Find those horns: How to get started shed hunting

How to get started shed hunting

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There are numerous reasons why we hunt. From reconnecting to nature, to exploring aspects of our primal selves, to simply putting meat in the freezer. Yet for many, the prevailing thing that drives them into the forest every fall is the desire to hang a big set of antlers on the wall. Antlers are what many of us fantasize about seeing coming around the corner in the woods on slow hunting days when our minds begin to wander. And even if our trophy animal from last fall may have eluded us, we can still have those beautiful antlers. All we have to do is go out and pick that “shed” off the ground.

Why go shed hunting?

Whether you’re a hunter looking to see if the one that got away survived the winter, or simply a nature enthusiast looking to bring a part of that world home with you, antler shed hunting is fantastic way to stretch your legs a bit during the spring. For the former, it’s a great way to get ahead of the game for the coming fall. Although it can be a difficult and sometimes frustrating venture, it is one that has many rewards for those who enjoy spending time in the woods. Finding shed antlers is an art form, a skill that takes years of practice and hours of roaming the woodlands frequented by deer, elk, and moose. Shed hunting is the earliest method of scouting, as the shed hunter has to put themselves where their quarry has been, see where they are traveling, and learn where they are living. It informs a hunter of what exists in an area, helping them to plan their hunts for the upcoming autumn.

When is prime time for shed hunting?

The prime season for shed hunting is from February through April, when antlers are just hitting the ground and haven’t been found by critters like porcupines and squirrels yet, who will devour them for the calcium they provide. While there are a lot of ways to shed hunt, the simplest is during the early part of this season, when there is snow on the ground. Cutting a buck’s or bull’s tracks and simply following them along is an easy and very effective technique. Snow is a vital component to most shed hunting. Years with less snow cause the antlered animals to be more widespread in their migrations, plus their antlers don’t stand out as well against bare ground and are harder to find.

However, during years of heavy snow, deer and elk often yard up, gathering around available food sources and creating their own hideaways and pantries by removing snow from the top of grasses and plants. While these places are obviously good spots to find antlers, stressing already winter-stressed animals by walking into their yards should be avoided. If you start to find a lot of “deer yards,” try to back out of the area, and instead concentrate your shed hunting in more lowland areas, finding trails the animals took to get to the yard, instead.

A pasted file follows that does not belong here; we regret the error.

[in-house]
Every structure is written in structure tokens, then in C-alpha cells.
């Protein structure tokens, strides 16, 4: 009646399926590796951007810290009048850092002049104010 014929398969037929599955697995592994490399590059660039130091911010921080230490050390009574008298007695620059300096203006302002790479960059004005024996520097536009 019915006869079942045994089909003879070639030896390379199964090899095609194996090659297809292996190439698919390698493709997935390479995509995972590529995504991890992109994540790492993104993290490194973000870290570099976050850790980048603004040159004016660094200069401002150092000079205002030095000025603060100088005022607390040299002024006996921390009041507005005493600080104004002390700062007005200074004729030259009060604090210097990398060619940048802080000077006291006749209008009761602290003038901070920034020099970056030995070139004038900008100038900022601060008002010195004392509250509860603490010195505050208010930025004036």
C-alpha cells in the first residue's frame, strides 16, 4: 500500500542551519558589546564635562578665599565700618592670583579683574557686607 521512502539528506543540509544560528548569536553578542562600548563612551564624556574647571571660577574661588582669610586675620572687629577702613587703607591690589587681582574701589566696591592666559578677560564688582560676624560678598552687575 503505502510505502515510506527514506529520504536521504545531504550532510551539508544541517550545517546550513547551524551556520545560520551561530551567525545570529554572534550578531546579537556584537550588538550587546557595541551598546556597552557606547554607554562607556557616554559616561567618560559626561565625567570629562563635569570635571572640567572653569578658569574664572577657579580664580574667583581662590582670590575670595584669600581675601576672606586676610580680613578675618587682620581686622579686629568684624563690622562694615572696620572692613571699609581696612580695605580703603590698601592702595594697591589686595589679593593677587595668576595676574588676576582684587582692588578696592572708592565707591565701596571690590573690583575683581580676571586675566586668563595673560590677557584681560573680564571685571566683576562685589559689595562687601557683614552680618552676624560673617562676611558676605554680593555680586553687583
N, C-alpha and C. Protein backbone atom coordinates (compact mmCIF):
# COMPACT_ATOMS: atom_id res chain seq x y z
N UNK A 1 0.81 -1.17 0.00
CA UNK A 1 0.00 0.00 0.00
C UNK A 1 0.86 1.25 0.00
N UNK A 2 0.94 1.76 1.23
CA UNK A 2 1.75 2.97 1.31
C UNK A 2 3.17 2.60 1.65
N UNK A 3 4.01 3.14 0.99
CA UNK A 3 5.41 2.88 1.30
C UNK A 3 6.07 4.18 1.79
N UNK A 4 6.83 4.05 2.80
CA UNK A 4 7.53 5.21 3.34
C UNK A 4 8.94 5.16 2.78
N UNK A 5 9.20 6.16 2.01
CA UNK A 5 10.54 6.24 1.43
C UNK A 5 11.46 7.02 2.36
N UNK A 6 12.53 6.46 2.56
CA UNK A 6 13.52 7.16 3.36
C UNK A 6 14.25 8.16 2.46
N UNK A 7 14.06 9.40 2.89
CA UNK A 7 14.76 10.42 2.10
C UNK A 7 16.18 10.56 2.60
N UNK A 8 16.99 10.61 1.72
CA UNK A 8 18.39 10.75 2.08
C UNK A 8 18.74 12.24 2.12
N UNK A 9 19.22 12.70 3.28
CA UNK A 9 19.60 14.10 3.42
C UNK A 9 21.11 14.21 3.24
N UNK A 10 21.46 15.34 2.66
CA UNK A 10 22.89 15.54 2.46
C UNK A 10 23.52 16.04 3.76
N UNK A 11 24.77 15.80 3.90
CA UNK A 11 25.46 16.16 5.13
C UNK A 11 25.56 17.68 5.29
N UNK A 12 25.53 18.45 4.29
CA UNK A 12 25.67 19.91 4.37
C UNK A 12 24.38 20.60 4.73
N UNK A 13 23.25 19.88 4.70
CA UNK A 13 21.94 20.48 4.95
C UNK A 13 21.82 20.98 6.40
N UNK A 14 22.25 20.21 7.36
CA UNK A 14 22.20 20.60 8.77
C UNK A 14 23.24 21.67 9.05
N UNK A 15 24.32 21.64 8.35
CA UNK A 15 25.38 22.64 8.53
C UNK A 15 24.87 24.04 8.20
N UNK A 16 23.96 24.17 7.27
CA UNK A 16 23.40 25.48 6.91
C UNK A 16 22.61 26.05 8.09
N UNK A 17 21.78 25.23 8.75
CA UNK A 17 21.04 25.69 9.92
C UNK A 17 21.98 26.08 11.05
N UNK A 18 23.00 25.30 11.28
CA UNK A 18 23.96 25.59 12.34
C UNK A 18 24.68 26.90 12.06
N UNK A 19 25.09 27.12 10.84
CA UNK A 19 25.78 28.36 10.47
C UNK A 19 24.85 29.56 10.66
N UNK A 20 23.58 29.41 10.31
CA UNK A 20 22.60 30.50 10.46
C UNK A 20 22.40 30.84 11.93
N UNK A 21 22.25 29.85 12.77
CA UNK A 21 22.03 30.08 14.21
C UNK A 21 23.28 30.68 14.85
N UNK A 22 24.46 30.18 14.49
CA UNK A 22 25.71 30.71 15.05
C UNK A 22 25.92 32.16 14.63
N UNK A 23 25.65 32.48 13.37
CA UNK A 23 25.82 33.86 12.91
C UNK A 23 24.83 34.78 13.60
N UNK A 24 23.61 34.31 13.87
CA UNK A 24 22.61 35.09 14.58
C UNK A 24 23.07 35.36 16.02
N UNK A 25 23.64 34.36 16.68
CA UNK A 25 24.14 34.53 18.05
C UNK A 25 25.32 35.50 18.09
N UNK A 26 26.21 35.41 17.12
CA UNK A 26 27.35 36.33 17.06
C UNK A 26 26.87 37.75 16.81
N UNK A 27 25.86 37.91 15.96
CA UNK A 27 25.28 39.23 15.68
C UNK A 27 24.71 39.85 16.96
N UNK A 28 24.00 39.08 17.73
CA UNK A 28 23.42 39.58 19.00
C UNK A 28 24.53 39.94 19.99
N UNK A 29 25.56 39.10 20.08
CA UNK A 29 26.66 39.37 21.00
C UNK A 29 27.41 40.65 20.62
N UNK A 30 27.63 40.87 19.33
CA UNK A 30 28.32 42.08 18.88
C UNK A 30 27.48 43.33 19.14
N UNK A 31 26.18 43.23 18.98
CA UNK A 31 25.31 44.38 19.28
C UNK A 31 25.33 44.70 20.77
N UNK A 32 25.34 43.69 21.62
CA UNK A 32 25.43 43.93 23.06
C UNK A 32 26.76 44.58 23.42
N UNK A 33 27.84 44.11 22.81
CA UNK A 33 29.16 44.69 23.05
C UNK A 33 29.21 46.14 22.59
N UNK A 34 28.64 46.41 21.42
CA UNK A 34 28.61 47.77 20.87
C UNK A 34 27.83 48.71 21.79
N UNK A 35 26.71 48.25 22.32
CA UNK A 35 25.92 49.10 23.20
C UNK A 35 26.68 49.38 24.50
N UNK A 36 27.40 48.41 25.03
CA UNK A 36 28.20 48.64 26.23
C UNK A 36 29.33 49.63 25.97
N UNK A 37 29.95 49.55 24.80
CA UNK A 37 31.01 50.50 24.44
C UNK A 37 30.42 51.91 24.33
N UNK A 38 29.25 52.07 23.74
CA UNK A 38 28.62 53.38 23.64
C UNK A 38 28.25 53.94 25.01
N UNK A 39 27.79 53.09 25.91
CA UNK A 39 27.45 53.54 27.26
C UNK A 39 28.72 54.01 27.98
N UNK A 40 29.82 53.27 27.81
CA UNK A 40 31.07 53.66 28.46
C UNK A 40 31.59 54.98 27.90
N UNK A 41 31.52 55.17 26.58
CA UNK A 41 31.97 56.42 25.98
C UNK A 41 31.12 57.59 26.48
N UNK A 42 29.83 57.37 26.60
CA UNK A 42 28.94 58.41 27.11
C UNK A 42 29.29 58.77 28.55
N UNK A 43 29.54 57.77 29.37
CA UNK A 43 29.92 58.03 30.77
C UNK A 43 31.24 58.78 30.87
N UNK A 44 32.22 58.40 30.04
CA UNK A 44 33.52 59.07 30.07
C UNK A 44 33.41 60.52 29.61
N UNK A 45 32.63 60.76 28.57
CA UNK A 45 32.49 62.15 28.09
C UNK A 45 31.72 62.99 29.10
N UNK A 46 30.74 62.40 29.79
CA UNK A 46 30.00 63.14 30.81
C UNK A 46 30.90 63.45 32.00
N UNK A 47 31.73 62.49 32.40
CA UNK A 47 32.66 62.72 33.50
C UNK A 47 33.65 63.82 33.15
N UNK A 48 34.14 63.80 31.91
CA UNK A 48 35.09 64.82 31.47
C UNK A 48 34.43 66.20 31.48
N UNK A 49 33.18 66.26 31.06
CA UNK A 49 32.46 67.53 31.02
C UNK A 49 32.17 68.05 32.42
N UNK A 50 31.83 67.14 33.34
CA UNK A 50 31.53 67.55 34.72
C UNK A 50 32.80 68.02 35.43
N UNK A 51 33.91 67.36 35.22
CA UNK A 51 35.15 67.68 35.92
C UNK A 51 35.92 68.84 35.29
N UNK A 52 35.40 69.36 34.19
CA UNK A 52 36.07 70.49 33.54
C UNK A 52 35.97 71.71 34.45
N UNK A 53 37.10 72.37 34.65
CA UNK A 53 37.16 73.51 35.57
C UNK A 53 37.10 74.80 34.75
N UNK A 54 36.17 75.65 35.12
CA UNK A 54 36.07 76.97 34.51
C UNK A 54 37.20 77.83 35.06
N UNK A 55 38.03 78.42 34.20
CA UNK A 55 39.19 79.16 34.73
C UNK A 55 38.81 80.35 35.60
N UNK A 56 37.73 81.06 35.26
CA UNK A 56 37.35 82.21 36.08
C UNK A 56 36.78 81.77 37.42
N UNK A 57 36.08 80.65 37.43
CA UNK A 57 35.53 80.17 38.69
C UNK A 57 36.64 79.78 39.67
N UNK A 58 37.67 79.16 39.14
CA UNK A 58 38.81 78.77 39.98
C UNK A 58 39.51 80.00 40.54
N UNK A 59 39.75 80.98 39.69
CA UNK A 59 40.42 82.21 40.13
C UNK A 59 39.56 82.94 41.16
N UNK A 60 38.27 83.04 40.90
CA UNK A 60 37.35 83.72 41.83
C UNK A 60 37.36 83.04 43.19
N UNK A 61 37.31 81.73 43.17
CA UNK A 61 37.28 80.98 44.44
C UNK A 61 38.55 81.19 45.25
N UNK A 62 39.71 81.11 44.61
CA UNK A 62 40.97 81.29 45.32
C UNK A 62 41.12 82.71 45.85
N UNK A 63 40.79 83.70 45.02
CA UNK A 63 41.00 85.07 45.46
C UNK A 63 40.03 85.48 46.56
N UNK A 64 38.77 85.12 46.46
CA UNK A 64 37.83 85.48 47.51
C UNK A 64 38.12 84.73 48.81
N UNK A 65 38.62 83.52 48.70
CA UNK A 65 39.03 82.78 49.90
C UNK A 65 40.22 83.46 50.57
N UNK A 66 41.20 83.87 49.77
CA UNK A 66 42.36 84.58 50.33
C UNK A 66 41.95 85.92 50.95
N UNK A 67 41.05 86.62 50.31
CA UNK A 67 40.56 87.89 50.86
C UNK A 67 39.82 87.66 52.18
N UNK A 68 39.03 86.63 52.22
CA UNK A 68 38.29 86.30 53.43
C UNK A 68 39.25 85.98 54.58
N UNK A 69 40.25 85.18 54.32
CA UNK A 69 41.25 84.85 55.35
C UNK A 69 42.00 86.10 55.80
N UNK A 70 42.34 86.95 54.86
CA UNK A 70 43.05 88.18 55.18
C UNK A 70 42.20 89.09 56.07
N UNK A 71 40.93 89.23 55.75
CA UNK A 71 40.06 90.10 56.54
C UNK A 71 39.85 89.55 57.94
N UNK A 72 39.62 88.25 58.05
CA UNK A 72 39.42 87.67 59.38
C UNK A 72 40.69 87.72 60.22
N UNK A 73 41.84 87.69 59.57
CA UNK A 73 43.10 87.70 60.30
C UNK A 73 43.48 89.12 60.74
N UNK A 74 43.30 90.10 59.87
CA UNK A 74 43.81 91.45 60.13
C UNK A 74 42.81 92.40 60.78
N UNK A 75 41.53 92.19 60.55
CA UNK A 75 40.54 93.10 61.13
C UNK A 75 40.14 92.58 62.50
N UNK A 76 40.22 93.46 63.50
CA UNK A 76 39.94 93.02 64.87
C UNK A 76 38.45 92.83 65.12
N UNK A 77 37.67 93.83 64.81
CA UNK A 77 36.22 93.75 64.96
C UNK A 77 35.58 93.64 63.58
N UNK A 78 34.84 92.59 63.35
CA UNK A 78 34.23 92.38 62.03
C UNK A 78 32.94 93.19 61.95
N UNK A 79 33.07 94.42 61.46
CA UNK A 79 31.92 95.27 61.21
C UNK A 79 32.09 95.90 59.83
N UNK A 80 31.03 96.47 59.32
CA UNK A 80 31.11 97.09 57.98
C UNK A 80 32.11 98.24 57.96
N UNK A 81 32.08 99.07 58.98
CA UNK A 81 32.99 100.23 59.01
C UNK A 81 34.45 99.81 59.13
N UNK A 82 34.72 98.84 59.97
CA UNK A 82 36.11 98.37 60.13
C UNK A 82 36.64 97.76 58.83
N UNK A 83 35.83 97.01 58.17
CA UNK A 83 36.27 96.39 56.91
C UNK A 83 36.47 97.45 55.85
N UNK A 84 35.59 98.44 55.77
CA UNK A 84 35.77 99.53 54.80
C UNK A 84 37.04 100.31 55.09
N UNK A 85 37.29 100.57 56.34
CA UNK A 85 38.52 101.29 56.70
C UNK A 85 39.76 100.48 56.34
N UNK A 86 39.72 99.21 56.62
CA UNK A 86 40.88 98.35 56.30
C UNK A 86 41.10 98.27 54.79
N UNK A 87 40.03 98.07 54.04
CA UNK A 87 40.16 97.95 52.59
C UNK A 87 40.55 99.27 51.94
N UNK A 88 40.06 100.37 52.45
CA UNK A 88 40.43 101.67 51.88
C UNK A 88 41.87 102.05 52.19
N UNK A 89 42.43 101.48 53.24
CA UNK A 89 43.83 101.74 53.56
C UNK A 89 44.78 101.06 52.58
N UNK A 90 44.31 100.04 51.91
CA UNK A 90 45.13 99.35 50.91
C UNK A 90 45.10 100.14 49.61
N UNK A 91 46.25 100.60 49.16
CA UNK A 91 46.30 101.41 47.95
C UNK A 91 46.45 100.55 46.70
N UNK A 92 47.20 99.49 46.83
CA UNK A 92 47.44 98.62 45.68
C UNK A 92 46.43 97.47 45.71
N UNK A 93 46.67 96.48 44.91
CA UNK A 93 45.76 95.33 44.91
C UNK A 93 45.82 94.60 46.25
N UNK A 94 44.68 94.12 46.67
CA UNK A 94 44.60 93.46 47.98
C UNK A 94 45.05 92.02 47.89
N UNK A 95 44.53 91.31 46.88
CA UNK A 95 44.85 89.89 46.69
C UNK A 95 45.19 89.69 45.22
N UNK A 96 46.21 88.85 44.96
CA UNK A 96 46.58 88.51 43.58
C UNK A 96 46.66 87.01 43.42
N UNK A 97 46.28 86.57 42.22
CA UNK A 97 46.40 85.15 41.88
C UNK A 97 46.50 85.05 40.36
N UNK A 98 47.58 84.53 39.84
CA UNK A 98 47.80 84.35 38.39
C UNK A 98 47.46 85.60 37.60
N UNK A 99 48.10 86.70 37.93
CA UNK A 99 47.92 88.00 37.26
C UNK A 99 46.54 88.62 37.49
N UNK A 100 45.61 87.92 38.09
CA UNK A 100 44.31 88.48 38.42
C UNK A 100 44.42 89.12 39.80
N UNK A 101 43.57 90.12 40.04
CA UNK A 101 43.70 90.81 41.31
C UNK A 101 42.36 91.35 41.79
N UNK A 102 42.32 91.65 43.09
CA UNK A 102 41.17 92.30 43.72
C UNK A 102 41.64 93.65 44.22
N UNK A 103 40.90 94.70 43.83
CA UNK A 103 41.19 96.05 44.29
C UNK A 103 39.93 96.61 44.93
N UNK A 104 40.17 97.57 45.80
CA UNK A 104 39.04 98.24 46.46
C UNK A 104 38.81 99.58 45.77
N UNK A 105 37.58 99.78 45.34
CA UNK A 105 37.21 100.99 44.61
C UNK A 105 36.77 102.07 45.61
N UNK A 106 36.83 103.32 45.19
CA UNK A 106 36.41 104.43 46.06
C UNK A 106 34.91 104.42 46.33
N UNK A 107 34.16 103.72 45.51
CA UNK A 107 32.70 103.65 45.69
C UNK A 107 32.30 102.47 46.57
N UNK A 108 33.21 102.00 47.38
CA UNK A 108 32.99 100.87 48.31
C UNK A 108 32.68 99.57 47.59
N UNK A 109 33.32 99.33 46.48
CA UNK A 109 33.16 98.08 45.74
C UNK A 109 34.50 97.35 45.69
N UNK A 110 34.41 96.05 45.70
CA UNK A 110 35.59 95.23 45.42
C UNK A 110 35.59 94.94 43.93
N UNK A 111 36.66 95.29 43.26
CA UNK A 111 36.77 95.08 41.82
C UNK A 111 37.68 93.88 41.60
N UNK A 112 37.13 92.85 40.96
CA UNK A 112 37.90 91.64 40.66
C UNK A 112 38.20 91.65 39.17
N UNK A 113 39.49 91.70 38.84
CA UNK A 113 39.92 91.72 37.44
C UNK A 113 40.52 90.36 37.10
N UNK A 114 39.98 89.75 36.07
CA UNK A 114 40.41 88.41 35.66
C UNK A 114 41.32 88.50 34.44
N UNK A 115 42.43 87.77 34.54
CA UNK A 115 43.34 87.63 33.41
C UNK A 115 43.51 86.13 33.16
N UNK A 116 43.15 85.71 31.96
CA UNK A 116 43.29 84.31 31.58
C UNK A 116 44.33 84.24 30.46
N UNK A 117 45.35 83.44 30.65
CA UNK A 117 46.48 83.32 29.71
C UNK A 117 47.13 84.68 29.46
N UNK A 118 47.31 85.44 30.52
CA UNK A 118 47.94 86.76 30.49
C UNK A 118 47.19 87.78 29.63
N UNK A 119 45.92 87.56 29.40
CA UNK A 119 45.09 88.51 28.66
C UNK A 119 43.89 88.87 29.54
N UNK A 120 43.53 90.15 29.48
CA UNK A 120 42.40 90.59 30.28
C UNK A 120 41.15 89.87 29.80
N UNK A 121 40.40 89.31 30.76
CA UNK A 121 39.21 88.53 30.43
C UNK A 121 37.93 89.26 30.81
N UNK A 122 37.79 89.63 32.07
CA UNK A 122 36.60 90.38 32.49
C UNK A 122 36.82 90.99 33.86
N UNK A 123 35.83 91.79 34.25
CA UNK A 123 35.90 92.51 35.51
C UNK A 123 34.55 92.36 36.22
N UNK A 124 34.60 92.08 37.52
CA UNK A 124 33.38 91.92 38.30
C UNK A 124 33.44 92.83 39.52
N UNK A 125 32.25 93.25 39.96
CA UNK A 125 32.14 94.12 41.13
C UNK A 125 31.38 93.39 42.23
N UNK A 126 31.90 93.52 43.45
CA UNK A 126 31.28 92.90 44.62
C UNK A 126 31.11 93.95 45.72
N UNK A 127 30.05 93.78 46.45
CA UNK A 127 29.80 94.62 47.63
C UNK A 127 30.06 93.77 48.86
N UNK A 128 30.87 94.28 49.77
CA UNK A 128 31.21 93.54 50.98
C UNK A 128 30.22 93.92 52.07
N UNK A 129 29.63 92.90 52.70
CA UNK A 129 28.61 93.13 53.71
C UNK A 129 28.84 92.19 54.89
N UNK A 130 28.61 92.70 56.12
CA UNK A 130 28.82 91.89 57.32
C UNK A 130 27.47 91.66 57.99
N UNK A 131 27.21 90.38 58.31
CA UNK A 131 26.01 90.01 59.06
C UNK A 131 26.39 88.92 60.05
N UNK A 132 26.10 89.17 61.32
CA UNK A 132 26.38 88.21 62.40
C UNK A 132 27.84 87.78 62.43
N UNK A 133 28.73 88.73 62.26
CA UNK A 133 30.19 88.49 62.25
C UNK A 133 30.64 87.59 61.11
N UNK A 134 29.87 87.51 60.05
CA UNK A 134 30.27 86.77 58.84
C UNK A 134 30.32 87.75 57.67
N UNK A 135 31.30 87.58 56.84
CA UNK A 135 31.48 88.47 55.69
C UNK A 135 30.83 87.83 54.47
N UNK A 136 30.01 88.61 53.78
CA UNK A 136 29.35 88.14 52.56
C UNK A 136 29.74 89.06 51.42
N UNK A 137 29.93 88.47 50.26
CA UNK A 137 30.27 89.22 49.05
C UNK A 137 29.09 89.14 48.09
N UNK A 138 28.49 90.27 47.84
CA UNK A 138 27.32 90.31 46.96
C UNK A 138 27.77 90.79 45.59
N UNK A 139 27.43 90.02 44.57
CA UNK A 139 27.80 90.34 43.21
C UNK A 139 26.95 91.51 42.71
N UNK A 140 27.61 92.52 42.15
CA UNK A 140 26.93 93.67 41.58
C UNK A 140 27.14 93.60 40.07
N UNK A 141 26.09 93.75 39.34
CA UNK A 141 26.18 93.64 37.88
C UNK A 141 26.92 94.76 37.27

Concentrate your efforts

Although antlers do simply drop off, shed antlers are often more plentiful in areas where an animal is more likely to have them tugged or scraped off by getting caught up in brush or on branches. The middle of a field is a rare spot to find antlers, whereas you’ll have better luck in thicker areas of cover—in high brush and dense tree cover on heavily traveled animal trails. Fence crossings, fallen logs, and any such areas where an animal would have to jump to cross are also worth a look as the impact of the animal landing can jar the antlers loose.

Elk, moose, and deer are all drawn to pathways, whether natural or man-made. So another effective method of shed hunting, if you can’t locate any active natural animal trails, is to simply follow and search man-made ones such as snowmobile trails and power line clearings. Open pathways like this are naturally easy travel routes for these animals.

There is no surefire formula to finding shed antlers. They drop off at such random times and places, the only certain way to find them is to get out and look. Search the mountains and the streams and the trails. Search the dense brush, the high grass, the crotches of trees, because anywhere a buck or bull can travel, you can find an antler shed. That’s the best thing about shed hunting, really; it gets us into the woods again. After a long and tedious winter, shed hunting gives us a chance to stretch out and start thinking about the upcoming hunting season. And if we’re lucky, we get to hold a little piece of our quarry in our hands and spark new hunting fantasies.

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